Regardless of the size of your home, your career, or your lifestyle, the perfect dog is out there waiting for you. In fact, there are so many dog breeds out there that official organizations disagree on how many breeds exist. According to the American Kennel Club (AKC), there are 190 dog breeds. However, the Fédération Cynologique Internationale (FCI) — also known as the World Canine Organization — recognizes a whopping 360 dog breeds worldwide.
With so many dog breeds, each distinct in size, temperament, and appearance, you might assume their behavior varies as widely as their looks. As it turns out, that’s not necessarily the case. No matter their breed, dogs share one common quirk: chasing their tails. Why do dogs chase their tails? The answer is so obvious, you might find it unbelievable.
You’ve seen it before. One minute, your dog’s behavior is perfectly calm; the next instant, he’s zooming around the yard, chasing after his own tail. While a dog chasing his tail makes for a comical picture, you may be wondering if this bizarre quirk is a sign that something is wrong with your pup. Here are a few reasons your pooch might chase his tail.
He’s having a good time
Thankfully, most dogs chase their tails simply because they’re playing. Puppies are particularly fond of chasing their tails, as they’re just now figuring out they have such an appendage attached to their bodies. Your pup might initially see his tail from the corner of his eye and think he has a playmate. Try not to worry that running in endless circles will make your pup dizzy. According to Wag!, dogs don’t suffer from dizziness the same way we do.
He doesn’t have anything better to do
Dogs are also prone to chasing their tails for another (extremely relatable) reason: they’re bored. Just like us, dogs sometimes fidget when they’re bored. While we have the ability to distract ourselves by playing a game on our phones, clicking a pen, or twirling our hair, dogs have a limited number of ways to occupy themselves. Because dogs require mental and physical stimulation to stave off boredom, chasing his tail could be your pup’s way of entertaining himself when the doldrums set in.
He has an underlying condition
It’s perfectly normal for your dog to chase his tail every now and then. Unfortunately, dogs who frequently chase their tails could be suffering from an underlying medical condition. Dr. Steve Weinberg, DVM and founder of 911 Vets, tells the American Kennel Club, “Obsessive chasing could be due to a brain abnormality akin to seizure-like activity. Other reasons could be a painful area where a tail was docked, an infection, or even cancer.”
Your dog has anxiety
We aren’t the only species to suffer from anxiety. In dogs, anxiety often takes the form of compulsive behaviors, such as tail chasing, excessive grooming, destructive behavior, incessant barking, pacing, drooling, and urination or defecation inside the home. Speak to your vet about the possibility of medication or behavioral modification if your dog exhibits these symptoms.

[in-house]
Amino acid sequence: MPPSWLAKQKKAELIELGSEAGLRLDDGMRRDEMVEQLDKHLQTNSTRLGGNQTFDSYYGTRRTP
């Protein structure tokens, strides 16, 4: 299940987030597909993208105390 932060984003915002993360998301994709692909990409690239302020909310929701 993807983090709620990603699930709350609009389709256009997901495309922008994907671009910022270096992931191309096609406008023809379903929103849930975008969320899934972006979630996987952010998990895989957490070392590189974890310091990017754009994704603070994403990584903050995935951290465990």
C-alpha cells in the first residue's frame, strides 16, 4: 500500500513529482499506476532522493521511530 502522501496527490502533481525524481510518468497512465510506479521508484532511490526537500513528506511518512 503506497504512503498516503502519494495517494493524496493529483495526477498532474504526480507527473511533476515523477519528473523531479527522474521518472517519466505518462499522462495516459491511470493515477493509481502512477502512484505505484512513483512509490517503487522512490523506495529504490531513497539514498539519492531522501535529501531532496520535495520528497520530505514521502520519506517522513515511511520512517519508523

Your dog could have fleas
If your pup has been infested by fleas or ticks, he might chase his tail in order to chew on an itchy bite. Check your dog for signs of fleas or ticks if he chases and bites at his tail. Treating a pest invasion can be tricky, so you’ll want to make sure to treat your dog for fleas and ticks year-round to prevent a second infestation.
Your dog is genetically predisposed to chasing his tail
According to an article by the National Center for Biotechnology Information, evidence suggests that certain breeds are more likely to chase their tails than others. German shepherds, Anatolian sheepdogs, bull terriers, West Highland white terriers, and Jack Russell terriers all seem to show a predisposition to chasing their tails.
For the most part, no, it isn’t bad if your dog chases his tail occasionally. However, it can be a sign of a mental–or physical–disorder if tail chasing becomes a compulsive behavior your pup can’t seem to stop. If your dog chases his tail frequently, it’s a good idea to take him to the vet for a checkup. You can never be too careful when it comes to your pup’s health, and your vet will be able to detect any underlying problems causing your dog’s compulsive behavior.
One of the easiest ways to break your dog of his tail-chasing habit is to redirect his attention. Grab your pup’s favorite toy and throw it; he’ll most likely stop what he’s doing and chase after his toy. If his toy isn’t enough to distract him from chewing on his tail, offer him a tasty treat instead. A well-trained dog will stop when he’s given a command that’s incompatible with his behavior. Try telling your dog to “sit” or “come here” when he begins chasing his tail. Training him out of the behavior may take time and effort, but you’ll break him of the habit eventually.
Watching your dog chase his tail can be entertaining, but you’ll need to take him to the vet if it becomes a fixation. Obsessive tail chasing can be a symptom of a parasitic infestation, a mental disorder, or an underlying health problem. Once your vet rules out any problematic causes, you’ll want to work with your pup to curb his behavior–or eliminate it for good.
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